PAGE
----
I don’t have a 9/11 story. It barely happened to me. I mean, it very much happened to me, it happened to my city, I lived here at the time and it broke my heart. But I didn’t work down there, I didn’t know anyone that did, and were I to spin any kind of dramatic retelling, it would be inauthentic as it’s just not my story to tell. I wasn’t even on the island at the time, as I worked in the Bronx back then and I remember, distinctly, and in hardly my finest moment, feeling like I immensely hated my life right then, stranded miles and miles from everyone I cared about, stuck at the kind of job where they asked you to get back to work shortly after the first plane crashed. I wanted a different path, I just didn’t know how to forge it for myself.

The next year was a blur of trying to get our heads around the unfathomable, and I barely remember it. I know that on the first anniversary, it was still very raw and hardly needed to be commemorated because we hadn’t stopped thinking about it for a minute. But by the second, people had starting dusting themselves off and convincing themselves they were moving on. I’d recently started a blog (it was 2003! it was the thing to do!) and had started reading one from some guy who lived here, too. On the second anniversary of 9/11, he said that he’d invited some friends to get a drink and they’d reacted as if that were a tacky way to commemorate a nation’s tragedy. I was then and am still firmly of the belief that a stiff drink is a fine way to soften the blow of a crappy memory, and told him that a complete stranger would be happy to meet him for a drink after work. Two years later, I married him. Two years later, we decided to have a kid. Two years after that, we did. And this week, that kid turns two. I never once, not for a single moment before I was kinda secretly hoping that the bars would close already so I could get back to sleep on Saturday night connected in my head that I do have a 9/11 story, but it came later, and it is a happy one. I’d never considered that pretty much everything awesome that’s happened in the last eight years spun off from the axis of something awful.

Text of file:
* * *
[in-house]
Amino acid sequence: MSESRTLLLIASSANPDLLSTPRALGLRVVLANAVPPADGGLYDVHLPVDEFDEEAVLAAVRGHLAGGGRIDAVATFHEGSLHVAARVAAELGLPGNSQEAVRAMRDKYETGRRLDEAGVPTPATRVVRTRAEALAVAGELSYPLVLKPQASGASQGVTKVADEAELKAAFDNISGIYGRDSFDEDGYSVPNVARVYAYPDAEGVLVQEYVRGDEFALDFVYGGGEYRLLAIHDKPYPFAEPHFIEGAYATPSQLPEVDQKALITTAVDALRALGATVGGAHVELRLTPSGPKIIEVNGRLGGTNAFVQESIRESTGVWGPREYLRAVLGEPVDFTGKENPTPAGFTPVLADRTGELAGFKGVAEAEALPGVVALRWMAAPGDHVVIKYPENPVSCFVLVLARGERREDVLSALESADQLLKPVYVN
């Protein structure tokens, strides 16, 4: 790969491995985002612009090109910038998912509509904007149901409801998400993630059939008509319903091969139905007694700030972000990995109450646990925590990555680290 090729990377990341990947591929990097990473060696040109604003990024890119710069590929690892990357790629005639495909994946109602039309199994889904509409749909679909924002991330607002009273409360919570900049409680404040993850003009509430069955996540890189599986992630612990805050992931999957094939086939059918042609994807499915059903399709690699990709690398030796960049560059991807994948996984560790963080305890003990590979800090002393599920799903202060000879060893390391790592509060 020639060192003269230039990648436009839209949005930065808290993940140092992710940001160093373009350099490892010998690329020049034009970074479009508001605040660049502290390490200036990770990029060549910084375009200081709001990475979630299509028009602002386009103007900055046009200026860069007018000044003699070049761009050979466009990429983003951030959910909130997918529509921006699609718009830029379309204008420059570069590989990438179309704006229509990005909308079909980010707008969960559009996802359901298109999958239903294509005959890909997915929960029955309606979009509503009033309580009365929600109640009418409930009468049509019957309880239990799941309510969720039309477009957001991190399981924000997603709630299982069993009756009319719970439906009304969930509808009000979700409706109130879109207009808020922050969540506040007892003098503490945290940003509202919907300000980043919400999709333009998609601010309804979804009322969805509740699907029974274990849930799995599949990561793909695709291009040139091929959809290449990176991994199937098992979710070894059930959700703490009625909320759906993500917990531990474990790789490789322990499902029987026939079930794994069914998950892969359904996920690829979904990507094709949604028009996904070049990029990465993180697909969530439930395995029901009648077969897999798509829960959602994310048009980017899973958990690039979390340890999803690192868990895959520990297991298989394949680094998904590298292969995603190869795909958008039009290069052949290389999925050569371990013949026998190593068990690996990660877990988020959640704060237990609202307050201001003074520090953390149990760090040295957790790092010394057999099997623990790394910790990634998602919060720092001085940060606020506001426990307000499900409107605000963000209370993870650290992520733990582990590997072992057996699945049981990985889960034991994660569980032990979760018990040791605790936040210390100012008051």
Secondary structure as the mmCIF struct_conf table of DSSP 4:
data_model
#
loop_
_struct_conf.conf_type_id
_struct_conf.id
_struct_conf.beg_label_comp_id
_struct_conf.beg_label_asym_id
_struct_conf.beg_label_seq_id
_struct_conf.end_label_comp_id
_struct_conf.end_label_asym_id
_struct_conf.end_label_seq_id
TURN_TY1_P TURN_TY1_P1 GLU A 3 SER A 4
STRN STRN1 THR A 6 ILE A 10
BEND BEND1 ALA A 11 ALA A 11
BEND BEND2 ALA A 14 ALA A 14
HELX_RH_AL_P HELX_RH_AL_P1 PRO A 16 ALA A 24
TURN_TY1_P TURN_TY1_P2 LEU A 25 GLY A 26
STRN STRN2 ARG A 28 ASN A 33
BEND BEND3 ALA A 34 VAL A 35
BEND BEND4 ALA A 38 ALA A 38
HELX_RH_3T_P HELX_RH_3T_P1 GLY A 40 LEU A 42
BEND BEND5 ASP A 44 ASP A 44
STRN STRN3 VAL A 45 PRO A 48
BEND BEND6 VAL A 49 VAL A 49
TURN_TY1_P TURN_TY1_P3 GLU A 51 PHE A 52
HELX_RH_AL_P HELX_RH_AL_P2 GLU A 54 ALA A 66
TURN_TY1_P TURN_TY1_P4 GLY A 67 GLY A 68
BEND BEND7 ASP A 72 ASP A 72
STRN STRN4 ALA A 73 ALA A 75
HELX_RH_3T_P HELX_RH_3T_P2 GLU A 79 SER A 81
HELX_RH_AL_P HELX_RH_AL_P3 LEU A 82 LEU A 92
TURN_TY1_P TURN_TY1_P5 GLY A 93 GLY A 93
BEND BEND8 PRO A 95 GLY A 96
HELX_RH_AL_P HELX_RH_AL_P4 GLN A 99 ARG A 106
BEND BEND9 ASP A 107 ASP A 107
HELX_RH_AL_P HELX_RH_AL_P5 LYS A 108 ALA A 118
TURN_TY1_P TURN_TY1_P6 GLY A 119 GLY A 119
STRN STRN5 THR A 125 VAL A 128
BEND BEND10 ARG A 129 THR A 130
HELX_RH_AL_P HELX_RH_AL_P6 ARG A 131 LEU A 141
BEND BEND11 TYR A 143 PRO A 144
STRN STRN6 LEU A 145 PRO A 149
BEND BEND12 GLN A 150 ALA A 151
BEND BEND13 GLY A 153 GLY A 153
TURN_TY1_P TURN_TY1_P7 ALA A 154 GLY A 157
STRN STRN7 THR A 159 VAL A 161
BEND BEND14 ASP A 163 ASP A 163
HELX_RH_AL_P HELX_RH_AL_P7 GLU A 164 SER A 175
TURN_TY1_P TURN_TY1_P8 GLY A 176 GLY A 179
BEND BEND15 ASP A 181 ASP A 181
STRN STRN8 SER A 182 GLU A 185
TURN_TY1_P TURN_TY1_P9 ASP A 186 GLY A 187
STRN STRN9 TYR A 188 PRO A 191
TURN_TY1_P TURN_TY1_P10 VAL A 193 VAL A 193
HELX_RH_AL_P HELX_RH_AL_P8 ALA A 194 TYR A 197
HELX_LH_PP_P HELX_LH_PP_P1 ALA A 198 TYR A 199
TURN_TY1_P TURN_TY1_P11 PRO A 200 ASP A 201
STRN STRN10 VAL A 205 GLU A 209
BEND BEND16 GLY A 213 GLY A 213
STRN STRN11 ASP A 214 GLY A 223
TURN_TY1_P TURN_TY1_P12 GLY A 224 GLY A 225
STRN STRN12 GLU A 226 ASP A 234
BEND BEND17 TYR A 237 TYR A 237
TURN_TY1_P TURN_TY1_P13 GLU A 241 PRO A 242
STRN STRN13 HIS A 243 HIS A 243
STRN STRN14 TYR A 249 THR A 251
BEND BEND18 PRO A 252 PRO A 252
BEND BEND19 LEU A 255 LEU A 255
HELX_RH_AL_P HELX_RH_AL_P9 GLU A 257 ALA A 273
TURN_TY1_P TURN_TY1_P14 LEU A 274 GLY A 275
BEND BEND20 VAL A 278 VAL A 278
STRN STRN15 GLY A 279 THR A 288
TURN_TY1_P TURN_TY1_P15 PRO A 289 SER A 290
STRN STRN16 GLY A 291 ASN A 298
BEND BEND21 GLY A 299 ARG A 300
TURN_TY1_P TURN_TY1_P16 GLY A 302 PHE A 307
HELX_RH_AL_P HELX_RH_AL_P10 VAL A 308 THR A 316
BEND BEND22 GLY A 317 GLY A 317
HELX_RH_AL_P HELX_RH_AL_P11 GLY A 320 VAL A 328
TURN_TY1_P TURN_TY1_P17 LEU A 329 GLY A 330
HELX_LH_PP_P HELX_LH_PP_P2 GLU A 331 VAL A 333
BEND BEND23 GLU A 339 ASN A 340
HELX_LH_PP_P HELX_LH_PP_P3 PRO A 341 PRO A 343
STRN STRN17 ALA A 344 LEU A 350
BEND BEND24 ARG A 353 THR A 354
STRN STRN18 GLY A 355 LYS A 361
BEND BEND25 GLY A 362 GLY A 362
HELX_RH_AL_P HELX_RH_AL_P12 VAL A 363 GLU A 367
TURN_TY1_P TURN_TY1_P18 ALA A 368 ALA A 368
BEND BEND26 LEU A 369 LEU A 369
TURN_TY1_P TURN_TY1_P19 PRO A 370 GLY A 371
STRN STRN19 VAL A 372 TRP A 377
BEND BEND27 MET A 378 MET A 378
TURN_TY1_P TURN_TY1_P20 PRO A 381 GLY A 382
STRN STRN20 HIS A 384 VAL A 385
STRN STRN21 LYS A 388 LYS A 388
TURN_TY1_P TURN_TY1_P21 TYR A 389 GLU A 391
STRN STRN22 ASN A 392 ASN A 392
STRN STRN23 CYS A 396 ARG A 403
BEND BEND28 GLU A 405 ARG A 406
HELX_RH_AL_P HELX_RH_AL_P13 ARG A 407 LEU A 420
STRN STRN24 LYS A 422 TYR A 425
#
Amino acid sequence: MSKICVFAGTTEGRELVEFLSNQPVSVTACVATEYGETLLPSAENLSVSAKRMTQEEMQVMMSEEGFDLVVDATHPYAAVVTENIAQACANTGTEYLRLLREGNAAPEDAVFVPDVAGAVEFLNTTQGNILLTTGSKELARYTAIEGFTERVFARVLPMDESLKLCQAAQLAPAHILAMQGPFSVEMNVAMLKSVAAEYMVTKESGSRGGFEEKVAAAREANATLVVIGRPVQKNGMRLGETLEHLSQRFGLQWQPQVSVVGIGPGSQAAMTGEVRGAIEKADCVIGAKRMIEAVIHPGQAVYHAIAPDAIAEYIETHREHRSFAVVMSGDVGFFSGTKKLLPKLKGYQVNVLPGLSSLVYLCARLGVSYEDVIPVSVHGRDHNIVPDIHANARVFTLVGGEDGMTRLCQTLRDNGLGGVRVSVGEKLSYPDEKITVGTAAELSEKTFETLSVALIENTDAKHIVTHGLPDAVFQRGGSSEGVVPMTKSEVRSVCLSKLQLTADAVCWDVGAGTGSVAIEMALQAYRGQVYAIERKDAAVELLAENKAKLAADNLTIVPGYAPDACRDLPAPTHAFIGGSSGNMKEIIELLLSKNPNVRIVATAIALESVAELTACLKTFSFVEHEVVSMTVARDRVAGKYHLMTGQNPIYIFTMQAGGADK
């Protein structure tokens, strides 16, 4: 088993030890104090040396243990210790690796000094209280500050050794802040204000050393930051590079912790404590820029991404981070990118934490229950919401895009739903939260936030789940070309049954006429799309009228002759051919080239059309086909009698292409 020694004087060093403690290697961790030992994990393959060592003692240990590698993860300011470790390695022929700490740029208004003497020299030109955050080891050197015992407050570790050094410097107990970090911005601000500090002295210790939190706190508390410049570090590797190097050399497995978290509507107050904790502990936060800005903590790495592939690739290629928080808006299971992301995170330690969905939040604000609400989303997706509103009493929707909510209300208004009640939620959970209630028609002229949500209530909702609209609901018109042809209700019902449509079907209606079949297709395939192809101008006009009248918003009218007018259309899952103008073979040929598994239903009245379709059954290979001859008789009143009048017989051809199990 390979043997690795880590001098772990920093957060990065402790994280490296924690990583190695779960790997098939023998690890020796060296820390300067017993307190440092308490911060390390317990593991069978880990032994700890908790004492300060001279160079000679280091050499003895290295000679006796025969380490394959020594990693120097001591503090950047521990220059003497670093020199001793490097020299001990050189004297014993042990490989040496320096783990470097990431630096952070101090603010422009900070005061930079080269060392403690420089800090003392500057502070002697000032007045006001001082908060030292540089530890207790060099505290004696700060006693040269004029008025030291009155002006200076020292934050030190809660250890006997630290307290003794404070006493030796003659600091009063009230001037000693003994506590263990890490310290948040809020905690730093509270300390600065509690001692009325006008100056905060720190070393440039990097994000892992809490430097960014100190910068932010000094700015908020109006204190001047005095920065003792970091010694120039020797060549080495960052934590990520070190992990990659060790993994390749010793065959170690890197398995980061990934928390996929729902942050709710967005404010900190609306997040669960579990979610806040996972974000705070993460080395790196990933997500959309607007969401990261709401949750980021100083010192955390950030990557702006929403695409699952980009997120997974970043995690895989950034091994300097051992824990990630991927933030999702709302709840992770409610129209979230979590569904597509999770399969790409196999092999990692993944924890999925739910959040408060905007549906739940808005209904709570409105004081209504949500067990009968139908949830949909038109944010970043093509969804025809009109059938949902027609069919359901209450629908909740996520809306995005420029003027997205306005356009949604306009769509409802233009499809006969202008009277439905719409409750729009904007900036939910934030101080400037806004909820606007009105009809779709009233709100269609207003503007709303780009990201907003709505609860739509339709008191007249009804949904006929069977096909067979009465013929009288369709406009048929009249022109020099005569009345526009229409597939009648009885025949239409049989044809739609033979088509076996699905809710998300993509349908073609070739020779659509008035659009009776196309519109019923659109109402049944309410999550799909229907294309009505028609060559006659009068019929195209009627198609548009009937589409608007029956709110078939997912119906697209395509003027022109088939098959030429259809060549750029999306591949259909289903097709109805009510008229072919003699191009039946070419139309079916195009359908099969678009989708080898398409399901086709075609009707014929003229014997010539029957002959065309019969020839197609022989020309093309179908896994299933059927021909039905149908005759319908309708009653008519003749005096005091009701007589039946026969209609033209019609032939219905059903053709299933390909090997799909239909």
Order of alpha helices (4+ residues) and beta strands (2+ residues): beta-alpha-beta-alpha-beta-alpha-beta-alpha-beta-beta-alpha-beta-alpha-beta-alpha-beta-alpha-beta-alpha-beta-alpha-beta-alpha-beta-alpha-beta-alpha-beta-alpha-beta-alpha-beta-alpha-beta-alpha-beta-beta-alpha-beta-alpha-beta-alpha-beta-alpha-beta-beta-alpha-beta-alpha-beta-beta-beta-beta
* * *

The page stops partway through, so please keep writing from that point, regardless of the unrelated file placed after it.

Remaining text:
-- Deb Perelman @ smitten kitchen

Oct. 30th, 2011


Effulgent Tomatoes, Laconic Recipe

The thing I love most about tomatoes other than their effulgent, puerile nature is their beneficience. They take pity on the fact that by the time their cute, little bodies reach their most adorable, juicy and delectable stage, it is already the end of summer, when the air is getting chilly and the leaves have already started to fall. When we have almost given up on the warmth and taste of summer.